HM Treasury has published the following listing of the main elements of the Bill:
- Revoking retained EU law on financial services and replacing it with an approach to regulation that is designed for the UK. This includes the Solvency II legislation governing the regulation of insurers, which the government has committed to reform.
- Updating the objectives of the financial services regulators to ensure a greater focus on growth and international competitiveness.
- Reforming the rules that regulate the UK’s capital markets, the engine of the UK economy, to promote investment.
- Ensuring that people across the UK continue to be able to access their own cash with ease.
- Introducing additional protections for those investing or using financial products, and to make it safer and support the victims of scams.
More details will be available when the Bill is formally introduced.
There are many benefits to encourage the use of electric cars including lower running costs, the environmental advantages and reduced noise pollution. There are also tax benefits to encourage the purchase of electric cars.
We have listed some of these benefits below.
The benefit-in-kind (BIK) due on company cars can be significantly reduced. For example, most electric cars will incur a BIK rate of only 2% in 2022-23. Compare this with the benefit charge for a gas-guzzler pumping out 160 g/km or more of CO2 which would be based on 37% of the list price when new. This means that company car drivers who switch to an electric car should see their tax bill significantly reduced. This also benefits employers who may see a significant decrease in Class 1A National Insurance charges.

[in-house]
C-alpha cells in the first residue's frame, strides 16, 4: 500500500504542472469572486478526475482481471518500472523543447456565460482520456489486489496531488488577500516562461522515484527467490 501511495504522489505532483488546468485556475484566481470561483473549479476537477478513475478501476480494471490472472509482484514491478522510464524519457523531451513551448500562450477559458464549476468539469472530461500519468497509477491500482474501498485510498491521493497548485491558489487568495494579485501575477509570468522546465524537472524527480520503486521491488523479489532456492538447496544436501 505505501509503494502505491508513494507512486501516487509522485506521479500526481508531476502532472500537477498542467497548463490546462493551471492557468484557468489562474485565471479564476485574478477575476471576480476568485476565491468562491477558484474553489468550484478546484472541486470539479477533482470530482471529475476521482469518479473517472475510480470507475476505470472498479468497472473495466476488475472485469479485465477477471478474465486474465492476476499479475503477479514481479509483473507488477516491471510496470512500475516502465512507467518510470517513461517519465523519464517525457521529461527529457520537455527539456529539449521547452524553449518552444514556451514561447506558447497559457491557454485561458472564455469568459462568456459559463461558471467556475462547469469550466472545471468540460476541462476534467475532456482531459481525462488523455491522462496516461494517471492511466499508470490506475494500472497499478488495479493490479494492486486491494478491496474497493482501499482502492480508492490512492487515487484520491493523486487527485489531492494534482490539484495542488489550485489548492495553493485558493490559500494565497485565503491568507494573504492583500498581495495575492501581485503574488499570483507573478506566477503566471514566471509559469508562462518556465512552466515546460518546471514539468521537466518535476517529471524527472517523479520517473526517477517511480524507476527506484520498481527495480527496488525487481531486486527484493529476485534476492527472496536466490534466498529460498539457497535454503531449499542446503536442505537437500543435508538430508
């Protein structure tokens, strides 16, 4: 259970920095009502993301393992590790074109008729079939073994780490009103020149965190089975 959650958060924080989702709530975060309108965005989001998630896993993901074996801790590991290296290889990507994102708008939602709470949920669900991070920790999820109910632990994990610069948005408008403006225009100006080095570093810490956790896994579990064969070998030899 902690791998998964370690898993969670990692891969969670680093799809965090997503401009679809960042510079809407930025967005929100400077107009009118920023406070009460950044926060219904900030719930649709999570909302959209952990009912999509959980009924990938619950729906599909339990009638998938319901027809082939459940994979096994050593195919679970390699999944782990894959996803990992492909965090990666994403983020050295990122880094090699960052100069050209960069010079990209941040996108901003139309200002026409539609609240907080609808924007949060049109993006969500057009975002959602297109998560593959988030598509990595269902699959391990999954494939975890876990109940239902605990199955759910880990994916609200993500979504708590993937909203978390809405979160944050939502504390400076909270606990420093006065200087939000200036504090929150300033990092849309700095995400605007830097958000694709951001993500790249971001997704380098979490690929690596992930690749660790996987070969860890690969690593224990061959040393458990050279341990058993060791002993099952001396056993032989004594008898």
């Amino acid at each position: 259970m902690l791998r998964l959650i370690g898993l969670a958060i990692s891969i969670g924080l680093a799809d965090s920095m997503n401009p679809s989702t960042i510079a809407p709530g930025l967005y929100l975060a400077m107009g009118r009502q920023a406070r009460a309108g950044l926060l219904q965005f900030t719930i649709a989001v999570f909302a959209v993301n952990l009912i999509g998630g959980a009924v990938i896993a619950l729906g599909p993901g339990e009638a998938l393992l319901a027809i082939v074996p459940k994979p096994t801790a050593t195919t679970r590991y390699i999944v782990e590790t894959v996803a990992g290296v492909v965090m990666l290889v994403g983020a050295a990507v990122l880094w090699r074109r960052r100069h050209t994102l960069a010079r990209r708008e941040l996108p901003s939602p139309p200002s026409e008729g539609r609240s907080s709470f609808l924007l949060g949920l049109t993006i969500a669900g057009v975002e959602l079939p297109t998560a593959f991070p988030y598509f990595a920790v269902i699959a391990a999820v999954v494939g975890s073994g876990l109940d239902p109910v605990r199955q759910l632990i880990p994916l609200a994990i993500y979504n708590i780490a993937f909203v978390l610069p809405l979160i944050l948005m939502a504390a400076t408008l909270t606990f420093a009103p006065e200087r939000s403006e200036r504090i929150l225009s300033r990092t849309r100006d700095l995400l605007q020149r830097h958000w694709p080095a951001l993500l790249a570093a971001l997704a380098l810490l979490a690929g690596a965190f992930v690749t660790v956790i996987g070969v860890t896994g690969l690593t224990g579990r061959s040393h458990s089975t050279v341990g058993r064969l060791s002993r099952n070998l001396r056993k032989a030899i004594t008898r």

Businesses purchasing electric cars can expect to recover more of their investment in direct tax relief. For example, businesses can write-off 100% of the cost of an electric vehicle against the profits of the year of purchase and there are no restrictions on the value of the vehicle. The car must be new and unused to qualify for the 100% relief.
Companies can also benefit from the super-deduction, which offers 130% first-year allowance on qualifying electric charging points for cars and vans. To qualify for the relief the company must use the charging point in their own business. This relief is available until 31 March 2023.
The road tax, or Vehicle Excise Duty (VED) rates for all fully electric vehicles have been reduced to £0 until at least 2025. There are reduced VED rates for plug-in hybrid electric vehicles (PHEVs).
There is no benefit-in-kind charge for the private use of a company van if the private mileage is insignificant. If the van is an electric vehicle, there is no benefit-in-kind charge even if the private mileage is significant.
There are also other benefits including an EV charge-point grant that provides funding of up to 75% towards the cost of installing electric vehicle smart charge-points, up to a maximum of £350 (including VAT) per household/eligible vehicle. Electric cars are also exempt from the London congestion charge when applying for a Cleaner Vehicle Discount.